News for nerds

Leaders of Victoria’s neighbourhood houses have welcomed a state government’s funding announcement but some say it isn’t enough to cope with rising staff wages and running costs.

Disability, Ageing and Carers minister Colin Brooks announced on Thursday, $6.6 million in ongoing annual funding and $19 million in additional funding over the next three years for neighbourhood houses across the state.

It comes after a public campaign highlighted fears that around half of Victoria’s nearly 400 neighbourhood houses would have to close once their current funding expired in June 2024.

Neighbourhood Houses Victoria treasurer Vicki Coltman said the “power of the people” achieved the positive funding outcome.

“We are across every community and we have grassroots support behind us,” Ms Coltman said.

Neighbourhood houses encourage community connection and cohesion, offering a safe space for people to come together, access services, support, recreation and learning opportunities.

The hubs provide childcare, employment, education, training and volunteering and community services like food relief during emergencies.

Many served as testing or vaccination sites, distributed personal protective equipment and provided advice during the coronavirus pandemic.

Mr Brooks said Victoria’s neighbourhood houses could feel rest assured the new funding commitment was ongoing and built into the budget.

“They have been asking for funding certainty and we are pleased to deliver just that,” he said.

Centres celebrate
Marong Neighbourhood House coordinator Janine Cornish said she and her colleagues were relieved to hear their jobs were secure and they could now plan for future service delivery.

She said they would be able to consider long-term initiatives, like providing community transport options for the ageing community in the semi-rural town west of Bendigo.

The centre was one of 27 neighbourhood houses that received government funding for the first time after a 2018 boost in investment in the sector.

Acting president of the Neighbourhood House in Riddells Creek, near Gisborne, Nicole Rowan said they could now scrap their current three-month budget for a full-year plan.

They said the new funding would also help the team take steps towards developing a social enterprise for the community.

Charlton Neighbourhood House opened its doors in 2019 and president Kaylene Cossar said its positive contribution was clear.

“We actually had a client come in last week and say the neighbourhood house is the best thing that happened to Charlton because of the range of services and support we can offer,” she said.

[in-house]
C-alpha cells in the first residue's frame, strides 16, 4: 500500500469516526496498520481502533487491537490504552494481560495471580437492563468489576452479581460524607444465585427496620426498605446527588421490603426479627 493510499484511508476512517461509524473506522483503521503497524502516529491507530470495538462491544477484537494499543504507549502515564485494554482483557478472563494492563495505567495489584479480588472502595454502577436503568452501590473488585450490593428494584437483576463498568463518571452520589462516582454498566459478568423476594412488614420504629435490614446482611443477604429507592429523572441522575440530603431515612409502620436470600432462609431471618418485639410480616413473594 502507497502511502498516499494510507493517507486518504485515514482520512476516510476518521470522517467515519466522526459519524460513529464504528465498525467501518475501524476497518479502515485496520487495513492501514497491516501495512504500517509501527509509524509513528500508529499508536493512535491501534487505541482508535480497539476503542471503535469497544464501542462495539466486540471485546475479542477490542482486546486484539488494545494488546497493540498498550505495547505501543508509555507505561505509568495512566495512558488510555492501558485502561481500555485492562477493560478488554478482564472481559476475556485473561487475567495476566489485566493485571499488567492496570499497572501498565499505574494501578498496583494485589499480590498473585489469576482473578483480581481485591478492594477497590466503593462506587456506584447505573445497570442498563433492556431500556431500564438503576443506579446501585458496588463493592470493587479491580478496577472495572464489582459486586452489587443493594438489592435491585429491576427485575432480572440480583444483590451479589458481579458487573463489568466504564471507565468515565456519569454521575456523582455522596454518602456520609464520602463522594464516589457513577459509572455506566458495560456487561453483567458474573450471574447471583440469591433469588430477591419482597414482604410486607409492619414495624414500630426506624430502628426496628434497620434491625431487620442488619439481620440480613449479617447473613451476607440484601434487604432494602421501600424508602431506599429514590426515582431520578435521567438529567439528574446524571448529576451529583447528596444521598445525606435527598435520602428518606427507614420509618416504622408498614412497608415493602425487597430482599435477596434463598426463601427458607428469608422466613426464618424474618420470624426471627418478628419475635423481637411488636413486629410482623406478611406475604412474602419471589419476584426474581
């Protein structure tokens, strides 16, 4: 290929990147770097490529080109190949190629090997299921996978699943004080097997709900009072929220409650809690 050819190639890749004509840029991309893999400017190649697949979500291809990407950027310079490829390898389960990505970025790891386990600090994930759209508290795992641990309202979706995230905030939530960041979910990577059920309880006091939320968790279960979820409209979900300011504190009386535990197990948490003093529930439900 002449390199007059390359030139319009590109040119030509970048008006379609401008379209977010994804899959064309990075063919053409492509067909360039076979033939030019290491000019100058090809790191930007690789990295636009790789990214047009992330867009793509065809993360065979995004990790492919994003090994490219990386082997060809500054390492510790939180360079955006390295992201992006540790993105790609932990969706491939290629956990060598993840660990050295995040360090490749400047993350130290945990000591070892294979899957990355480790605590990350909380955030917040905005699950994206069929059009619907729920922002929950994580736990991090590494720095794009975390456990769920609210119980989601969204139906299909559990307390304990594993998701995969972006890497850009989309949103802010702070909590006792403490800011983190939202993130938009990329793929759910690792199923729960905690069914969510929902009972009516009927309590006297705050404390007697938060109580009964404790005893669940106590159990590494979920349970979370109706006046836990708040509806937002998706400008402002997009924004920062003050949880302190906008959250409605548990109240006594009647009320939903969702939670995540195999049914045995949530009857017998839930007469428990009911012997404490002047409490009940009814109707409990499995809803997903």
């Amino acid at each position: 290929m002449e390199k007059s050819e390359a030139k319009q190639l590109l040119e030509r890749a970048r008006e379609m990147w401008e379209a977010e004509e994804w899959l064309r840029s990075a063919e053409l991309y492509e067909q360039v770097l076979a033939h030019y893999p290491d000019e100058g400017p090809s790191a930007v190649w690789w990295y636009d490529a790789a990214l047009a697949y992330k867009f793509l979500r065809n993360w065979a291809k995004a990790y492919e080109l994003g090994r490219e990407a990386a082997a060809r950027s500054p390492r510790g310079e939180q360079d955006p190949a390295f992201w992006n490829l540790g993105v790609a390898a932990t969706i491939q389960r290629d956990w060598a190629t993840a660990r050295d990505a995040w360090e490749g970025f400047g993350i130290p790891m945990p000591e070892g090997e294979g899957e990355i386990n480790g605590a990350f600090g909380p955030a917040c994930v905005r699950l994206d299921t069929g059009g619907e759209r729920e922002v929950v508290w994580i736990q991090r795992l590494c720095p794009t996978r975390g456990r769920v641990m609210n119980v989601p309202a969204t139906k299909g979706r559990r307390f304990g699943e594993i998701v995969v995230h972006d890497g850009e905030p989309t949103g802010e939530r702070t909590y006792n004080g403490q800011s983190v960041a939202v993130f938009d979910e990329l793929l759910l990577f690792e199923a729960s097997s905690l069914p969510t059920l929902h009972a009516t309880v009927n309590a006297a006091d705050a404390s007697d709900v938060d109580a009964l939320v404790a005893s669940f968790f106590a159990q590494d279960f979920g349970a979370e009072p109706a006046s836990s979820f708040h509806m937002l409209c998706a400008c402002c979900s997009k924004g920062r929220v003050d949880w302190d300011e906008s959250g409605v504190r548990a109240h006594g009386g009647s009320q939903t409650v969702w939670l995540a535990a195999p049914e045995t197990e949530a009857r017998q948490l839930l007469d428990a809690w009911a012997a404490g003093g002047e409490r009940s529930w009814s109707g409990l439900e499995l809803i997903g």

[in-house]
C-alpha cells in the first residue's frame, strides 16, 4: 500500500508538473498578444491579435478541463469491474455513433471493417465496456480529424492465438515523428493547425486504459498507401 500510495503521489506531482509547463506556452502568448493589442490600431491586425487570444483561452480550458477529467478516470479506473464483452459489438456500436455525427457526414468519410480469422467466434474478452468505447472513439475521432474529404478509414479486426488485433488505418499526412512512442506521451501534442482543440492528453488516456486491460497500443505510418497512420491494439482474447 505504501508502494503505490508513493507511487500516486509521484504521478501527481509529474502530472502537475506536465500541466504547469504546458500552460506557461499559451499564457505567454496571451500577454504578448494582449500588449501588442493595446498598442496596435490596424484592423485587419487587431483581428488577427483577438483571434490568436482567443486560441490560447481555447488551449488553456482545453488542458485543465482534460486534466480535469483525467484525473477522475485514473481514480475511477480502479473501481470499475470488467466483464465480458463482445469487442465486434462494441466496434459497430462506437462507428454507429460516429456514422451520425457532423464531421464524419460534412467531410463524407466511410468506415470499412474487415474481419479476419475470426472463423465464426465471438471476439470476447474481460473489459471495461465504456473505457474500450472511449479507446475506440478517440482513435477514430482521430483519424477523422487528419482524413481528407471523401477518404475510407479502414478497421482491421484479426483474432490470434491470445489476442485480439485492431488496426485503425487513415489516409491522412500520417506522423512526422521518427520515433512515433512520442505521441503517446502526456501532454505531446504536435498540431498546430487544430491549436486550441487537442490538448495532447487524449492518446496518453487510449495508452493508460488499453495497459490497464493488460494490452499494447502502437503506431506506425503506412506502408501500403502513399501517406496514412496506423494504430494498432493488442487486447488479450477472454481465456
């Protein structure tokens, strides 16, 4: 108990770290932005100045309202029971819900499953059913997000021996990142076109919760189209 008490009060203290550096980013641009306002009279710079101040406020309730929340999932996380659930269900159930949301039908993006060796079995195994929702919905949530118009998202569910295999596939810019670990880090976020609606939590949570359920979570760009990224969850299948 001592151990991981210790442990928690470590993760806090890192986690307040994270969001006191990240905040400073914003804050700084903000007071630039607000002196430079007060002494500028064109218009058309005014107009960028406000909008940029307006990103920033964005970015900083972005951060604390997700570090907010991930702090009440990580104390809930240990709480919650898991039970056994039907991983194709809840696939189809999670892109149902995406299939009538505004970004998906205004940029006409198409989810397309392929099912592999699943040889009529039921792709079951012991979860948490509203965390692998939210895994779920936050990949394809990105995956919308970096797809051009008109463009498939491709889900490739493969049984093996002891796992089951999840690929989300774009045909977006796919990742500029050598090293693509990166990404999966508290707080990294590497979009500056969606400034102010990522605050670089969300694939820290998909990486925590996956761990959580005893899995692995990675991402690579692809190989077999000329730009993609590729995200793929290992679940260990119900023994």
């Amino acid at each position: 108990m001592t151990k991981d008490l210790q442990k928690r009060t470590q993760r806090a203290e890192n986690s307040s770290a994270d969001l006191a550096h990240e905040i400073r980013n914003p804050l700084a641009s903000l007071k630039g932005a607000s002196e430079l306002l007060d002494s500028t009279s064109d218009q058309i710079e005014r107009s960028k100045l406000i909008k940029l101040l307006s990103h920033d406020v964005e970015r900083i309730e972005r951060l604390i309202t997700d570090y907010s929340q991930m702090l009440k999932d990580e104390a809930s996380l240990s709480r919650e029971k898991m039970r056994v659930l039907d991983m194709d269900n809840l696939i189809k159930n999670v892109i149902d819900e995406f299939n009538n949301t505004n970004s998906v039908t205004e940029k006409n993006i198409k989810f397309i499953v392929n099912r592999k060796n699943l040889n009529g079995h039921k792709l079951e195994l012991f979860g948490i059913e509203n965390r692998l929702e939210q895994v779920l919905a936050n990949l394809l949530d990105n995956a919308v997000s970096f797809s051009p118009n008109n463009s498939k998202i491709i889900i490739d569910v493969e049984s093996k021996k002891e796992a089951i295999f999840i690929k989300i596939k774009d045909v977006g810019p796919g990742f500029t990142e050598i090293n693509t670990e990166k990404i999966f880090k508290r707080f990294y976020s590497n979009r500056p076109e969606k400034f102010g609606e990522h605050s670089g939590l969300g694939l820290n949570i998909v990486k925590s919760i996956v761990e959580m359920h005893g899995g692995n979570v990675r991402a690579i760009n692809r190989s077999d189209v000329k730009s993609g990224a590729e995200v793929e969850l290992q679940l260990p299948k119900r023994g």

“So we think it would’ve been devastating to lose it.”

The centre in the small rural town north-west of Bendigo is planning to provide support for carers, advocate for childcare services and create new tourism drawcards to boost economic activity.

Meanwhile, the new Ballarat East Neighbourhood House, which currently runs out of office spaces, will now have the certainty to move forward with a search for a permanent home.

Funding shortfalls
While the funding announcement has been widely celebrated, some neighbourhood house leaders say their advocacy must continue to meet their rapidly growing communities’ needs.

In Riddells Creek, Nicole Rowan said staff wages and running costs were increasing, but state government funding had not been boosted to match.

“That is something we will continue to advocate for through Neighbourhood Houses Victoria,” they said.

Ms Coltman is based in Ballarat and described the city as a massive growth zone that will likely need another new neighbourhood house in the next four years.

Opposition disability, carers and seniors spokesman Tim Bull said the Victorian government’s commitment had fallen short.

The Victorian Liberals and Nationals committed in August to providing recurrent additional funding of $5.4 million if it formed government after the November state election.

This is in comparison to Labor’s three-year time limit on additional funding which equates to about $6.3 million for the next three years.

“Neighbourhood houses have made it clear they want certainty with funding to establish long-term programs and employment security for staff, but with only a three-year commitment from Labor it is impossible to do this,” Mr Bull said in a statement.